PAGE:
Apple talked about a bigger aperture on the new iPhone 5S. What's the advantage of a bigger aperture?
What does a bigger aperture do?
Posted 27 December 2013 - 01:00 AM
The iPhone 5S has a larger aperture on both the front and rear cameras.
The aperture is the opening between the lens and the camera sensor. It's a bit like a pupil in that it can constrict to have less high make it to the sensor, or it can enlarge to have more light hit the sensor.
The big deal about having a large aperture is that a large aperture will let more light hit the sensor, which is good for low-light photos. If you don't have enough light hitting the sensor, you need to either increase the sensitivity of the sensor to light (increasing the ISO - which introduces more noise into the photo) or you need to keep the shutter open for longer so more light is collected (which increases the probability that the photo will be blurred). With a large aperture, you can use a lower ISO / faster shutter to reduce the problems of those two elements in low-light situations.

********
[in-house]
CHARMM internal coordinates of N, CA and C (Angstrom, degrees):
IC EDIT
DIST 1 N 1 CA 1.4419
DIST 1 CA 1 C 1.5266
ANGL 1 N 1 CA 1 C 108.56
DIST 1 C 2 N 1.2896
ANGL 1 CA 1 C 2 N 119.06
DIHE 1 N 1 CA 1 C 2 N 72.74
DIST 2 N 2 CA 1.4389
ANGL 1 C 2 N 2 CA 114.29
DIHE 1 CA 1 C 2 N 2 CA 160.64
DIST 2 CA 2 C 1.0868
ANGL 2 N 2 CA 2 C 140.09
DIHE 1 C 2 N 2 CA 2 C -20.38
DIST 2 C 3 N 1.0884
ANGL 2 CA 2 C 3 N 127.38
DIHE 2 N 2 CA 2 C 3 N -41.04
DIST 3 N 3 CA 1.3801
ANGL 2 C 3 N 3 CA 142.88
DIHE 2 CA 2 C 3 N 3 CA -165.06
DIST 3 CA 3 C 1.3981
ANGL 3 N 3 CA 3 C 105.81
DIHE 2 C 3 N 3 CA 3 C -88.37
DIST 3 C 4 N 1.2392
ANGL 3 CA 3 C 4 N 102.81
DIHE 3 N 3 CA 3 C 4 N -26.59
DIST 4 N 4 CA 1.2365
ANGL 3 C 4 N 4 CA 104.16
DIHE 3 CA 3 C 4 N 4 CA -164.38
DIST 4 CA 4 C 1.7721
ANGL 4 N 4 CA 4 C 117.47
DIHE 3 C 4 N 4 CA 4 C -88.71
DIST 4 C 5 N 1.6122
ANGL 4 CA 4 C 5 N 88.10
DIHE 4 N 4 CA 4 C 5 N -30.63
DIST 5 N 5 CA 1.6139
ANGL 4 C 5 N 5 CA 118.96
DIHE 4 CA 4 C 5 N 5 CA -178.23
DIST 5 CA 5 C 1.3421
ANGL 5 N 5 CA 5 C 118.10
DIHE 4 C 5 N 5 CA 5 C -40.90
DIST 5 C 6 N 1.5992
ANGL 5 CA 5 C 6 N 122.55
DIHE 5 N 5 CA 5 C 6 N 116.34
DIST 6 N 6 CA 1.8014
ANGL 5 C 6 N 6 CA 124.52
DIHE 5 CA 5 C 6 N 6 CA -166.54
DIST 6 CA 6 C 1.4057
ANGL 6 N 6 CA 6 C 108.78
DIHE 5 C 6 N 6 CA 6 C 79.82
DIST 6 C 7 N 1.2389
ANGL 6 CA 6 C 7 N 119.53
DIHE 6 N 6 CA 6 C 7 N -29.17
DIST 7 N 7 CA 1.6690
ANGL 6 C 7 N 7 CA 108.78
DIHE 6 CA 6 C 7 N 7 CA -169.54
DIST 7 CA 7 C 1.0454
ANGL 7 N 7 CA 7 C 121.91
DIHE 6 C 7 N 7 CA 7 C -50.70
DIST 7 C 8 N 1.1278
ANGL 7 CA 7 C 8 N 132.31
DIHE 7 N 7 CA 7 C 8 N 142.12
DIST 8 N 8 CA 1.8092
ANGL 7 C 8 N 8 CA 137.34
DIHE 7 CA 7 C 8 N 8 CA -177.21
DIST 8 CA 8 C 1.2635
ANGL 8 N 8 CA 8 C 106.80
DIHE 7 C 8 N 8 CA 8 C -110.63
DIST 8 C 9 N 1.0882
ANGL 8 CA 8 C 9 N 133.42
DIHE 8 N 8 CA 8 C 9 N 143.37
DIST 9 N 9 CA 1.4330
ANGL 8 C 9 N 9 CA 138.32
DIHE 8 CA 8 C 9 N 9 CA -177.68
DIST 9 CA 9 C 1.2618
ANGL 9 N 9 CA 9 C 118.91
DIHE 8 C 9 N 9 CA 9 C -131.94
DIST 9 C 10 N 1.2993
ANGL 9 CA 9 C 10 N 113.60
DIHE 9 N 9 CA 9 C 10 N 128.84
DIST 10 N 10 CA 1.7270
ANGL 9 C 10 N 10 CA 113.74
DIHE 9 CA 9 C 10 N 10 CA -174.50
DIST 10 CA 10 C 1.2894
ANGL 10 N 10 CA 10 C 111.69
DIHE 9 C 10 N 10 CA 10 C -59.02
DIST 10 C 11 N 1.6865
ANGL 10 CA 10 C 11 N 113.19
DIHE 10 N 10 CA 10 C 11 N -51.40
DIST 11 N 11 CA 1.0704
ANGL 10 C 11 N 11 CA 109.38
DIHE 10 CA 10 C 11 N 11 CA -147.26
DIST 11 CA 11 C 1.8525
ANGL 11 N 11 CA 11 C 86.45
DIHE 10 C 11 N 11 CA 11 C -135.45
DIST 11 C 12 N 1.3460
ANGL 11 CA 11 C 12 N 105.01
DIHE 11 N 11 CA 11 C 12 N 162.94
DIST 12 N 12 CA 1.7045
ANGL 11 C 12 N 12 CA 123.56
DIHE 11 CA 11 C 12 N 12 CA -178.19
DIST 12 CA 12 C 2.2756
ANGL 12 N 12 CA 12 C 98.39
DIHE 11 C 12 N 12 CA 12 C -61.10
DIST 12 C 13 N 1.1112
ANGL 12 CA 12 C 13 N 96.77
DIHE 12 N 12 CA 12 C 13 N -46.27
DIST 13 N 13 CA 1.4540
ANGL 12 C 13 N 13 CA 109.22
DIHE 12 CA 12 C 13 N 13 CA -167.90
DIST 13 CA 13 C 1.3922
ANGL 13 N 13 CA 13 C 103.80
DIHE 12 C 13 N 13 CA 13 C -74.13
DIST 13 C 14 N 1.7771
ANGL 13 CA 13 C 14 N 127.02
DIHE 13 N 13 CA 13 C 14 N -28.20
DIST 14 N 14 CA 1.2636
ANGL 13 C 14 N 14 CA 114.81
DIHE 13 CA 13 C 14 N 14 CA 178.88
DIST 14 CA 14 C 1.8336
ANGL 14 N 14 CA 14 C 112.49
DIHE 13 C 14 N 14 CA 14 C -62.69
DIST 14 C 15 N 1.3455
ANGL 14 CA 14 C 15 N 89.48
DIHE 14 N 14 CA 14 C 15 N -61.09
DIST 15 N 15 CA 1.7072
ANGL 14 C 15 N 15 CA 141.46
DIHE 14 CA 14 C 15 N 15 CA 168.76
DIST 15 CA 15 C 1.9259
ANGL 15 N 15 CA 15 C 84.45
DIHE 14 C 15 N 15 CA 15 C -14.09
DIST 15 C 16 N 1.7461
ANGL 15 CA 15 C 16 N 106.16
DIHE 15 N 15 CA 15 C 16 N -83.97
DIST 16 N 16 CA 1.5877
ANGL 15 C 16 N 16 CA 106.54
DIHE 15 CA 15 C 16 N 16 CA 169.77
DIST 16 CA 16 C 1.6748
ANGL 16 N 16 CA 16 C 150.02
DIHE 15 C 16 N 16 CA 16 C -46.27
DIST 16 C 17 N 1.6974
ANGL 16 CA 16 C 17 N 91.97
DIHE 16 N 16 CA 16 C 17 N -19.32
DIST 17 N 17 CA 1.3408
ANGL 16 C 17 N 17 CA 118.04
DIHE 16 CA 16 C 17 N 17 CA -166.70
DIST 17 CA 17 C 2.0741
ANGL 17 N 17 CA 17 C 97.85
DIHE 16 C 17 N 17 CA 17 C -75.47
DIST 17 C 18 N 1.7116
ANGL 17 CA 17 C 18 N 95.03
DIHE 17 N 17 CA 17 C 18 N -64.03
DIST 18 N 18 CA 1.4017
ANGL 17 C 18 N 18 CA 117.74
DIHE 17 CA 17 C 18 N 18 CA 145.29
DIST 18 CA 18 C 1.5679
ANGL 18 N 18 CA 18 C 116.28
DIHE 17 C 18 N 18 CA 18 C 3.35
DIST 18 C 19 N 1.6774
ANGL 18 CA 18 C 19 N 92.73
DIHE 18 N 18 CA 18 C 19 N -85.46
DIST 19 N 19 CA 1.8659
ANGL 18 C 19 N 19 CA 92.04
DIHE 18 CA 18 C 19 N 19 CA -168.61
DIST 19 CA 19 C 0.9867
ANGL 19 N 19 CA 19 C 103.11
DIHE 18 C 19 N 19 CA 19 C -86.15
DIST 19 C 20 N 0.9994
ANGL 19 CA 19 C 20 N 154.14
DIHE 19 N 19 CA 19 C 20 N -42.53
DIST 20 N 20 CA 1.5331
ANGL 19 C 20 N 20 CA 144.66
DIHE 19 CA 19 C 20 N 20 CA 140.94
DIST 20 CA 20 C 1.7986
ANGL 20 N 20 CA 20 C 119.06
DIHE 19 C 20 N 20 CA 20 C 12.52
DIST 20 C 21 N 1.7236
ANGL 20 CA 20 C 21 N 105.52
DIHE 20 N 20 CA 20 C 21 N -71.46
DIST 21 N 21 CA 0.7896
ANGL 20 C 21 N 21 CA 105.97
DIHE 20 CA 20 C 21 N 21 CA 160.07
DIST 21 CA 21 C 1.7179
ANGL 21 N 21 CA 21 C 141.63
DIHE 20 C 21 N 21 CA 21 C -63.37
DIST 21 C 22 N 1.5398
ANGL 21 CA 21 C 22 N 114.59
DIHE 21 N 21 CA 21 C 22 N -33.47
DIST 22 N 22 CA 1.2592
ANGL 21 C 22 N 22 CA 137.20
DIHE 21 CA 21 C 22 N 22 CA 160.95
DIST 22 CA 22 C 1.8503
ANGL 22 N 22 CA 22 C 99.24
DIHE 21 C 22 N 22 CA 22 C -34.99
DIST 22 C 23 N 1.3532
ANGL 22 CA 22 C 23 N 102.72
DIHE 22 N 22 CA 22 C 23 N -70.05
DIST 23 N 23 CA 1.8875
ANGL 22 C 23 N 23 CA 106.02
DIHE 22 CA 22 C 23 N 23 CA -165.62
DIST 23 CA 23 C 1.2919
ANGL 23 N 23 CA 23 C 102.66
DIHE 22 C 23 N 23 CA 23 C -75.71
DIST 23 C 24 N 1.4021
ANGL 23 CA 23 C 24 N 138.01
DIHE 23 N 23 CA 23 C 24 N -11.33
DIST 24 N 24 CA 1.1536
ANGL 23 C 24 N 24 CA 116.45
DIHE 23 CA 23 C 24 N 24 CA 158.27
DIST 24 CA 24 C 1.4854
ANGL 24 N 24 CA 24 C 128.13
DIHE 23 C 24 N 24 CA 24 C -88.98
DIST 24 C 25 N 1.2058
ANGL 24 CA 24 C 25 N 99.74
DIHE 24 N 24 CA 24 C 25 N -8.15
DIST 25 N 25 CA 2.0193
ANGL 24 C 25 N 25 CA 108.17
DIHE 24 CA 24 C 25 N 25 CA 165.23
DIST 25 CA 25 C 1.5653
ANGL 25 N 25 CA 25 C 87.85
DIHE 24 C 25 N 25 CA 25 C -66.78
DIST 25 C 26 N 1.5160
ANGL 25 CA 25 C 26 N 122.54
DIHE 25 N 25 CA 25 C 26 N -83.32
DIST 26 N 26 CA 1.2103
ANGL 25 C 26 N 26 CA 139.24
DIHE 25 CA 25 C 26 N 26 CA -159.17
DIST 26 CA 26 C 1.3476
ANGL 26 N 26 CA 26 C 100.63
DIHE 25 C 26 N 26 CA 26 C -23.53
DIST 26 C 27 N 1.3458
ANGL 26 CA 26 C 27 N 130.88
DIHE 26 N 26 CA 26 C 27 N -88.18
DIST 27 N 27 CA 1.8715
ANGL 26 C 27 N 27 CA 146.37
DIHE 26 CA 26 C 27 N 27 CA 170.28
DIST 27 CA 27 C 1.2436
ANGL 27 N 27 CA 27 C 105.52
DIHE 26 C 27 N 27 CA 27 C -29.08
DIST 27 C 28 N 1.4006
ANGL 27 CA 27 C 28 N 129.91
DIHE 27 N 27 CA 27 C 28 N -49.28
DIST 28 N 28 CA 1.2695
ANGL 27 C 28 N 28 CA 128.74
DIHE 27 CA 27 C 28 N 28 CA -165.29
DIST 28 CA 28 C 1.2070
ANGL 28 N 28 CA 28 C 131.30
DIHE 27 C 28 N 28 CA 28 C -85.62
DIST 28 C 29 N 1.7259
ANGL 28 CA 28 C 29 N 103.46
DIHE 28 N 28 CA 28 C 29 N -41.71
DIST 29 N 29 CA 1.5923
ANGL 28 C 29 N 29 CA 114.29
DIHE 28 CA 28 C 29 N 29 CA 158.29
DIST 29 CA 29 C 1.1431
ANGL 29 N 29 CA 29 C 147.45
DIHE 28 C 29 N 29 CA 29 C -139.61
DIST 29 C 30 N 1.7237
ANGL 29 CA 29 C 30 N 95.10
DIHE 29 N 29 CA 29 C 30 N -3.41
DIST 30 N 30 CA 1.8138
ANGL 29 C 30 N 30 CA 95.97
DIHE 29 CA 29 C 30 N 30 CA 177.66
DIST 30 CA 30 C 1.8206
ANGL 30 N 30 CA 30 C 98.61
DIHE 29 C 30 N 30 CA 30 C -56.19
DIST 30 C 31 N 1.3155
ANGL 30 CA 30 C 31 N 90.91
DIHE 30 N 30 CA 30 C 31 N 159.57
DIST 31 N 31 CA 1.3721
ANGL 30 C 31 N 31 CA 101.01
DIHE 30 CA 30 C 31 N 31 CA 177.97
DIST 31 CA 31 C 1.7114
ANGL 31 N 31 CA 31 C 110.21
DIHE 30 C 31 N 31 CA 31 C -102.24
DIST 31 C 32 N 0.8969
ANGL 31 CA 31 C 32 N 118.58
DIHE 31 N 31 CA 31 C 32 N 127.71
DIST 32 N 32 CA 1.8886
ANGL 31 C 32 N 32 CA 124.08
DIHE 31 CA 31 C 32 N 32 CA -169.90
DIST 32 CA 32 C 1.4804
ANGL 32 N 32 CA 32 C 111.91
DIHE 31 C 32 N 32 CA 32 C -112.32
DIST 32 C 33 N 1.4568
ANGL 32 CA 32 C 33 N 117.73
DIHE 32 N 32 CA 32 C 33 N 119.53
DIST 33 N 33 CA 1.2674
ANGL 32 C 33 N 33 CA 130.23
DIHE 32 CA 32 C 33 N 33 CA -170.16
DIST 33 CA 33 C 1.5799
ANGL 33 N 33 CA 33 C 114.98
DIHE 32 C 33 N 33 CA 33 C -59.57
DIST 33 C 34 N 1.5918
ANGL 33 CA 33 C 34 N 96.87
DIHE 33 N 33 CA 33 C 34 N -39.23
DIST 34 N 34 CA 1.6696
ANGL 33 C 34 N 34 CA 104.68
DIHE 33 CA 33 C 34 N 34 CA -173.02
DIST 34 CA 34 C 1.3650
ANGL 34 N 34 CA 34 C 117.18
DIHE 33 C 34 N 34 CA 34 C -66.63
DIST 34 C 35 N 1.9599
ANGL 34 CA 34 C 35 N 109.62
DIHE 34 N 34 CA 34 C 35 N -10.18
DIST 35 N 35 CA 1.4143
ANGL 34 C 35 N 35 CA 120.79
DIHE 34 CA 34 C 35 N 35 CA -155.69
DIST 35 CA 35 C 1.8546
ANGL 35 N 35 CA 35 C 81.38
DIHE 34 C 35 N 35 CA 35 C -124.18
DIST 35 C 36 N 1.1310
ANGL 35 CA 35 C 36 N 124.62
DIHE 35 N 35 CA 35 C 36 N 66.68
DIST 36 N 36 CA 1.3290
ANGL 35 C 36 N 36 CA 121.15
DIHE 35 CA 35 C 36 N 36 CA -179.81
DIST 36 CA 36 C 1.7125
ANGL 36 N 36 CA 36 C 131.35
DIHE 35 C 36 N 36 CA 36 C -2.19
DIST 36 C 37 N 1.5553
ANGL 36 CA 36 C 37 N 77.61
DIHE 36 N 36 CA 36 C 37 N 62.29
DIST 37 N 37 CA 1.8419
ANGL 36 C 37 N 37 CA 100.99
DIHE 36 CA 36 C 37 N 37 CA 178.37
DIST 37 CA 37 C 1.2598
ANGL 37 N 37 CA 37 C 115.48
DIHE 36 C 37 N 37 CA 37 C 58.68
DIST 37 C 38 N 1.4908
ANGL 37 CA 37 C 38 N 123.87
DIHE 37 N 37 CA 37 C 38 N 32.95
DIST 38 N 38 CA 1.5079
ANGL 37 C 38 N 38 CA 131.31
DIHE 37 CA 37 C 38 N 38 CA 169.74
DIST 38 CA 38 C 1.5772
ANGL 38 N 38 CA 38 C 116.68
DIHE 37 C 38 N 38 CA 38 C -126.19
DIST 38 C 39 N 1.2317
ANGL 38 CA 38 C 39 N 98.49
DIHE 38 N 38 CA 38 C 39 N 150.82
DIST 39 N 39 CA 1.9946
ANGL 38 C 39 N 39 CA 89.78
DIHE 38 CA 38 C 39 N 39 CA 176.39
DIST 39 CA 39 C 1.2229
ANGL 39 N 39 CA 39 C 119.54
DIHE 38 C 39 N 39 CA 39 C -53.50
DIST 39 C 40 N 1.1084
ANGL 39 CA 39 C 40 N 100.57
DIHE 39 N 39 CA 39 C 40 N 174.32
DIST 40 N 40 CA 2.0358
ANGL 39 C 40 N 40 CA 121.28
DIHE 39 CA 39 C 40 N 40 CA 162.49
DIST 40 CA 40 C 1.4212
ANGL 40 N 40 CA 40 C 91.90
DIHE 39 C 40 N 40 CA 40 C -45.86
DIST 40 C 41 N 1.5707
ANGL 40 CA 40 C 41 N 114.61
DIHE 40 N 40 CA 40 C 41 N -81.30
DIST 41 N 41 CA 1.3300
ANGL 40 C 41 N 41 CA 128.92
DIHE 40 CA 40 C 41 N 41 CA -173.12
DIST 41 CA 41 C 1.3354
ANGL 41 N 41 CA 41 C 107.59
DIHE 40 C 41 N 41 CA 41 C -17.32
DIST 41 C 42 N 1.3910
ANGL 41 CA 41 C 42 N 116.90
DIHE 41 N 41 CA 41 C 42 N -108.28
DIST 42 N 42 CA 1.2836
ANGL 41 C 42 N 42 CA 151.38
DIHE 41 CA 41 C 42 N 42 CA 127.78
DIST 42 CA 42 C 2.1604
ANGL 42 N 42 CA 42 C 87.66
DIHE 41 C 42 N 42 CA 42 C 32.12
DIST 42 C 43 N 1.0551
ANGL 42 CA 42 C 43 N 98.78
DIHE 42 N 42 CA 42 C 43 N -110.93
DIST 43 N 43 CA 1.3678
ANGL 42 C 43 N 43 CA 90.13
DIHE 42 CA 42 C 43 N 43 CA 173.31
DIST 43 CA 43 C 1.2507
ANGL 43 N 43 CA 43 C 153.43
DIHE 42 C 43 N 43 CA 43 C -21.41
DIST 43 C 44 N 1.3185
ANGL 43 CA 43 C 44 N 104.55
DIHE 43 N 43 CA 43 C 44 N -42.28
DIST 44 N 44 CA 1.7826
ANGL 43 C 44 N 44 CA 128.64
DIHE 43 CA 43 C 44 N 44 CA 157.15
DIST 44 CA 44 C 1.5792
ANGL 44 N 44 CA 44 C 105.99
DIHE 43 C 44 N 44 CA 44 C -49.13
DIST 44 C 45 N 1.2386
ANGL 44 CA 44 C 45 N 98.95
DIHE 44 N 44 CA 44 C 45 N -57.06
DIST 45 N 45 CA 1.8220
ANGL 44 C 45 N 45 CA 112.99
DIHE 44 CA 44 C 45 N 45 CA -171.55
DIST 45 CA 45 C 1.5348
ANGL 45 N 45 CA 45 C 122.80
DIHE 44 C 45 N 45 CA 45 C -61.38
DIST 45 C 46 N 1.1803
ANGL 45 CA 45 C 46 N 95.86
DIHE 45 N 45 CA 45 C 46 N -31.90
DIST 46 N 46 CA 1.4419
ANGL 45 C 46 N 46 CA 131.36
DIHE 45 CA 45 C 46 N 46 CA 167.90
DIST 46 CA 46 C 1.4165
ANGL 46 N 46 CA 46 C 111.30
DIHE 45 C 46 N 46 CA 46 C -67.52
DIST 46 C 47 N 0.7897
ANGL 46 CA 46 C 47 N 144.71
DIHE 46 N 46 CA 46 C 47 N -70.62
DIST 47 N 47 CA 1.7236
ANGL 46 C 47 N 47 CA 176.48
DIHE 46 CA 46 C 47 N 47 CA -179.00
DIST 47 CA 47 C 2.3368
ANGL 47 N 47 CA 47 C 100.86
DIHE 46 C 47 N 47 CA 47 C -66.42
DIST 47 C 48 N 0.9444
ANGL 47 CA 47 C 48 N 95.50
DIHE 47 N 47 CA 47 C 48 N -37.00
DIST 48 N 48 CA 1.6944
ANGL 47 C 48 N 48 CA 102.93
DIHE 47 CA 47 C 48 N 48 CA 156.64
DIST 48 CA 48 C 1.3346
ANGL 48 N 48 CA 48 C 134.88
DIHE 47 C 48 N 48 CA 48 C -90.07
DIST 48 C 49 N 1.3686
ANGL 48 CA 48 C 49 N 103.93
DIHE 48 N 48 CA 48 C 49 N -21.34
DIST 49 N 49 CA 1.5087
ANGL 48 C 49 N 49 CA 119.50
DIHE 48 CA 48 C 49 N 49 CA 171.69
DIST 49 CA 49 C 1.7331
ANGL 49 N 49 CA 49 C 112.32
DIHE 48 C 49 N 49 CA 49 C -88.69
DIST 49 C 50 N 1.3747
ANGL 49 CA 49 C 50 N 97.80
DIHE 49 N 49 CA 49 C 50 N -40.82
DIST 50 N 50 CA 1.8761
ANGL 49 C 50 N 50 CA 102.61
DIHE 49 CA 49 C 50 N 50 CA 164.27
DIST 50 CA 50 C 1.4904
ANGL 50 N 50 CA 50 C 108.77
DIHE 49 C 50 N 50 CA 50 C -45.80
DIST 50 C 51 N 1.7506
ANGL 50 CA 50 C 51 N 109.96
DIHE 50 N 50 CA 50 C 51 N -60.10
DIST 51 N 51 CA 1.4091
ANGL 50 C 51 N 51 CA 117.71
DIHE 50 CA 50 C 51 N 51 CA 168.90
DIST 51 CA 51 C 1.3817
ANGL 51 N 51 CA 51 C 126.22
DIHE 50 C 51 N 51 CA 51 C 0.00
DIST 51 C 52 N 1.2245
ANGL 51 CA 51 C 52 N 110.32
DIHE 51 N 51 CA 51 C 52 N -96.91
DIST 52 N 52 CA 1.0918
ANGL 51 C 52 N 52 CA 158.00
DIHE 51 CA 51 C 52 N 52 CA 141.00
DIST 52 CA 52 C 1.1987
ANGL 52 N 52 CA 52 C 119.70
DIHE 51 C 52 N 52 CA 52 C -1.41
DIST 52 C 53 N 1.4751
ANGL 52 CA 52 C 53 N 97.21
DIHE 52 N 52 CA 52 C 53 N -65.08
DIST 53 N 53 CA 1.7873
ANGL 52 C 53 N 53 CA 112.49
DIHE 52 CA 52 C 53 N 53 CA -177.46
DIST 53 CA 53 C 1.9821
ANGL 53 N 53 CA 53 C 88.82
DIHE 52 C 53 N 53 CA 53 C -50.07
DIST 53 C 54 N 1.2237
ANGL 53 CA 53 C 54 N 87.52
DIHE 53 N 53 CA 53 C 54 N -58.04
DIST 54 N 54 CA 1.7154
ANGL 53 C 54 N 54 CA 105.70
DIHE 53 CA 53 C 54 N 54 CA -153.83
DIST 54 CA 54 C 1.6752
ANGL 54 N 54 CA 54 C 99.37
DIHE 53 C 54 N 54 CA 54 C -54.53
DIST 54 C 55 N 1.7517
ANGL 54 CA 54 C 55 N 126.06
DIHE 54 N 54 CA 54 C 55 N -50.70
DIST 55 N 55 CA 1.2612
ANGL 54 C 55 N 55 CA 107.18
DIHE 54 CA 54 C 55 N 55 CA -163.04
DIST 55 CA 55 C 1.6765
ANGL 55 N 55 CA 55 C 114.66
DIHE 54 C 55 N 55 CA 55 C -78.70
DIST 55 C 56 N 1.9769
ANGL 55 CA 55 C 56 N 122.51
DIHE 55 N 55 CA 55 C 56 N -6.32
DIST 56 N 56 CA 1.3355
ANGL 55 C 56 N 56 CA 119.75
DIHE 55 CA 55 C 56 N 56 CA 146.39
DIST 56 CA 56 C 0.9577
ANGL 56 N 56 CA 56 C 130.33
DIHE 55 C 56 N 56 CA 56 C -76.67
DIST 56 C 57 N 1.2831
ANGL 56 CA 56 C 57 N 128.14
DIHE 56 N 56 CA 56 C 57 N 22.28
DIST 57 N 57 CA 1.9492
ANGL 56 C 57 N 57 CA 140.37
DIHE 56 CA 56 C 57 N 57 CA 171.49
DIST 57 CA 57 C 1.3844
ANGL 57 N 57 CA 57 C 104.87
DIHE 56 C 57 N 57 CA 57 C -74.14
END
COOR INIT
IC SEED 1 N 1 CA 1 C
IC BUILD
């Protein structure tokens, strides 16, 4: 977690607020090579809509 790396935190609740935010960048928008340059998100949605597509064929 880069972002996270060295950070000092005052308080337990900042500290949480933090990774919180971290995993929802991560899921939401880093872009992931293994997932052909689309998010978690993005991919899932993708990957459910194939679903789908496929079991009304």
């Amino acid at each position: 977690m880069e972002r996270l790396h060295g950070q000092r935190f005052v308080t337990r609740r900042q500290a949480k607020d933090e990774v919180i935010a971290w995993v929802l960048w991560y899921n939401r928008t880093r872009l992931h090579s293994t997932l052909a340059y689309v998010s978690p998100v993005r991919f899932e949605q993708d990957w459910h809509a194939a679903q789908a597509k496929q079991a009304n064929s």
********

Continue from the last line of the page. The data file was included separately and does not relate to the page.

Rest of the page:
Aperture also controls the depth-of-field of a photo. A large aperture has a more shallow depth-of-field, but in terms of smartphone photography this is largely irrelevant.
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